Saturday, April 19, 2008

The Gold standard

I continue my current interest in critical examination of the Abrahamic religions. Here I offer a review of R. D. Gold’s fine new book “Bondage of the Mind: How Old Testament Fundamentalism Shackles the Mind and Enslaves the Spirit.” Mr. Gold is an American secular Jew, residing in the Bay Area, who is seeking to sound the alarm against the new aggressiveness (as he perceives it) of apologists for Jewish Orthodoxy. These scholars insist that the Torah, with all of its attendant superstition, intolerance, and outright absurdity, is uniformly the word of God. As such nothing can be subtracted from it. In Gold’s view, this doctrine makes these advocates fundamentalists, just as much as the Christian evangelicals who believe in the inerrancy of Scripture.

Some eyebrows will be raised at Gold’s retention of the term “Old Testament,” which most biblical scholars have discarded as imposing a Christian perspective on the Hebrew Bible or Tanakh. Perhaps the author is making a valid point, though, because the Jewish Orthodox writers regard their scriptures with the same unvarying reverence as evangelical Christians do. For the Orthodox it is their Old Testament. (The Oral Torah, which I have discussed elsewhere, is the Jewish New Testament.)

Gold is a concerned layman, not a professional biblical scholar. He cites only a few books. Yet he excels in two areas. First, his literary style is outstandingly clear and engaging. The book can be read--with much profit, I might add--in a sitting.

Secondly, and most crucially, he subjects the claims of the Orthodox writers to withering, unremitting scrutiny. His conclusions are stark. “[T[he evidence weighs heavily, very heavily, against the truth of Orthodox Judaism. If we apply the same principles of rational belief that we rely on in everyday life, it is difficult--I would say impossible--to reach any conclusion other than that the dogma of Orthodox Judaism is not true. It is false. . . . Far from being divine immutable law, the doctrines of Orthodox Judaism--like fundamentalist dogma everywhere--are an anachronistic absurdity in this day and age, and they spawn a pious ignorance that subverts independent thought.”

Gold also points out that archaeology has failed to confirm any of the key traditional claims of traditional biblical apologetics. Tellingly, he cites the Israeli archaeologist Ze’ev Herzog. “Following seventy years of intensive excavations in the Land of Israel ... this is what archeologists have learned. The patriarch’s acts are legendary, the Israelites did not sojourn in Egypt or make an exodus, they did not wander in the desert, and they did not conquer he land in a military campaign. Perhaps even harder to swallow is the fact that the united monarchy of David and Solomon, which is described in the Bible as a regional power, was at most a small tribal kingdom.” The only thing I would disagree with in this statement is the last. There is no evidence that David and Solomon ever existed.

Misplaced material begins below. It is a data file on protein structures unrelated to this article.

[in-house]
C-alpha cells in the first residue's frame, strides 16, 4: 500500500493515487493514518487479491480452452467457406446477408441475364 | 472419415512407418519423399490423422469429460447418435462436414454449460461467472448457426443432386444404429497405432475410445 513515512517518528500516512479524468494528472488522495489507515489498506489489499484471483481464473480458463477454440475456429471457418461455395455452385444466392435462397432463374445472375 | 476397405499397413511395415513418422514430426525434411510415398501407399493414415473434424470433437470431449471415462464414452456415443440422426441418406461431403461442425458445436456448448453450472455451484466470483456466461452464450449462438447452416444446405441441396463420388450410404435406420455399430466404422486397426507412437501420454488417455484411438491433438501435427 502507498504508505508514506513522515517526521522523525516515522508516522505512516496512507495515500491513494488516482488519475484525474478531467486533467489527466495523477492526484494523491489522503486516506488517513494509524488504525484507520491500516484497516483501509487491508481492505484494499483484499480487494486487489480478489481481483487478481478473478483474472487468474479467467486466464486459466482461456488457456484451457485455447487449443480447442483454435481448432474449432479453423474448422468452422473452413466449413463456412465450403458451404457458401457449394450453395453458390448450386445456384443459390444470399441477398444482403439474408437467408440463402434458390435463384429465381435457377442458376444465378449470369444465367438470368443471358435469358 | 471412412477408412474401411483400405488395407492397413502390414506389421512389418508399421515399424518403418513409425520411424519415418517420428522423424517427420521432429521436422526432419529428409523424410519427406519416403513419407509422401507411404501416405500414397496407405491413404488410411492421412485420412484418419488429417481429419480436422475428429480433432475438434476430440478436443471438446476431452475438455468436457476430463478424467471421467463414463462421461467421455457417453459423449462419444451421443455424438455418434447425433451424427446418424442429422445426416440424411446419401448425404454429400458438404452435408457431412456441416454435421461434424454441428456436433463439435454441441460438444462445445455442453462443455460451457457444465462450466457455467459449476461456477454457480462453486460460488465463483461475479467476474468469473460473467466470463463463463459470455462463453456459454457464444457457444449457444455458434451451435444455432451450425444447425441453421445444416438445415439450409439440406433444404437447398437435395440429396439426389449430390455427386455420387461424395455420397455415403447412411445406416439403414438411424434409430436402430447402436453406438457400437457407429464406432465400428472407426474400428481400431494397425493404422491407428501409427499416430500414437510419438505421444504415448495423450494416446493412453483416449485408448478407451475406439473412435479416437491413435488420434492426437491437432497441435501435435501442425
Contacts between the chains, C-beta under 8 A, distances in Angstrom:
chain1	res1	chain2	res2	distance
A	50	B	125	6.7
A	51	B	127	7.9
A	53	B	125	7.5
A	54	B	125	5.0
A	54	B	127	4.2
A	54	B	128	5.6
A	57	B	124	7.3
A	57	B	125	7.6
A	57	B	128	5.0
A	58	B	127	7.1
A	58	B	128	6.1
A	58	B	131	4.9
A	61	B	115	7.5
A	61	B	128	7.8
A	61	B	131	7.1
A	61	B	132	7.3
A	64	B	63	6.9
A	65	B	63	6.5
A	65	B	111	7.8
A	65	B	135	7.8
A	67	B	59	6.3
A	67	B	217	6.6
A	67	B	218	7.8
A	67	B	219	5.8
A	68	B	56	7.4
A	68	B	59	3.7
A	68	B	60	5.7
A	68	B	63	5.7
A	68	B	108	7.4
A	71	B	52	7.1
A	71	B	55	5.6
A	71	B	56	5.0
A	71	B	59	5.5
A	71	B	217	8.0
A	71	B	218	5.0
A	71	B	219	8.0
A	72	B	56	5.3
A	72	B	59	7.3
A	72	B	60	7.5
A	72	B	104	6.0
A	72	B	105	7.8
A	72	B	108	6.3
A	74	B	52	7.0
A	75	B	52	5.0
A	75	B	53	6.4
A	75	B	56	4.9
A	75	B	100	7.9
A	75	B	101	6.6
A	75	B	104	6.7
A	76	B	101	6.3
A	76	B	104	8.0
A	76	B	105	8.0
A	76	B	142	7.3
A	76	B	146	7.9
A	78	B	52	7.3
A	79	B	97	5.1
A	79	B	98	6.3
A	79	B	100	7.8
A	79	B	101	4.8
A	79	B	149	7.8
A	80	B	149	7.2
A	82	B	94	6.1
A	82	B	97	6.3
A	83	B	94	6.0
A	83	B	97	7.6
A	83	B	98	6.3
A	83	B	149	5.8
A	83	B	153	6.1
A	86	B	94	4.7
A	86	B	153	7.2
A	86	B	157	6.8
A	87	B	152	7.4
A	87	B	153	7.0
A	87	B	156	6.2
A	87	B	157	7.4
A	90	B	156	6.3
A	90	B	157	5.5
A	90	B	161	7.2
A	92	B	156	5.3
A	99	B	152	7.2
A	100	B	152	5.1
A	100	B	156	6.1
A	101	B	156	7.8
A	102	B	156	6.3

If God was the author of the texts presenting these fictions, how could he have been so much in error? Or was he seeking simply purveying whoppers to deceive human beings? How naughty of you, Yahweh!

Gold also takes on the Orthodox dogma of the unique survival of the Jewish people, one of their main arguments for the Jews being God’s specifically chosen people. The argument takes this form: No people in history has suffered the way the Jews have. By any reasonable standard, the Jewish people should be extinct by now. Yet, not only have they miraculously survived the Holocaust, but, against all probability, they have returned to Israel and revived their ancient nation. So goes the litany.

And yet, as Gold points out, the survival of the Jewish people for thousands of years is scarcely the unique phenomenon the Orthodox like to claim that it is. The Basques, for example, have been around at least as long as the Jews have, if not considerably longer. In fact, the Basque presence in the Pyrenees predates recorded history. Recent genetic evidence indicates that they have survived in place for some forty thousand years, more than ten times the duration of an identifiable Jewish culture. (I am myself probably a descendent of the Basque diaspora.)

And of course there are many other instances of peoples surviving for millennia: the Parsis, the Armenians, the Latvians--to cite just three.

The Orthodox also assume that only the Torah assured the survival of the Jewish people. Yet the Basques, like many other survivor peoples, have no Torah. Rightly, Gold maintains that the Torah is secondary: it is the creation of the Jewish people, not the other way around.

Like me, Gold seeks to chart a middle course between the true believers, who swallow their Scriptures (whichever they are) whole, and such atheist absolutists as Sam Harris and Christopher Hitchens, who see no benefit of any sort from religion. In order to recover the inherent spiritual values it is essential to identify and discount the vast quantities of dross--including admonitions that are sheer evil--that disfigure the celebrated texts. This dunging out is a vast undertaking, and one must look elsewhere for more detailed critical exegesis, verse by verse. Yet Gold has written an invaluable study. It is in fact his first book, and I look forward to reading more by him.


Post a Comment

<< Home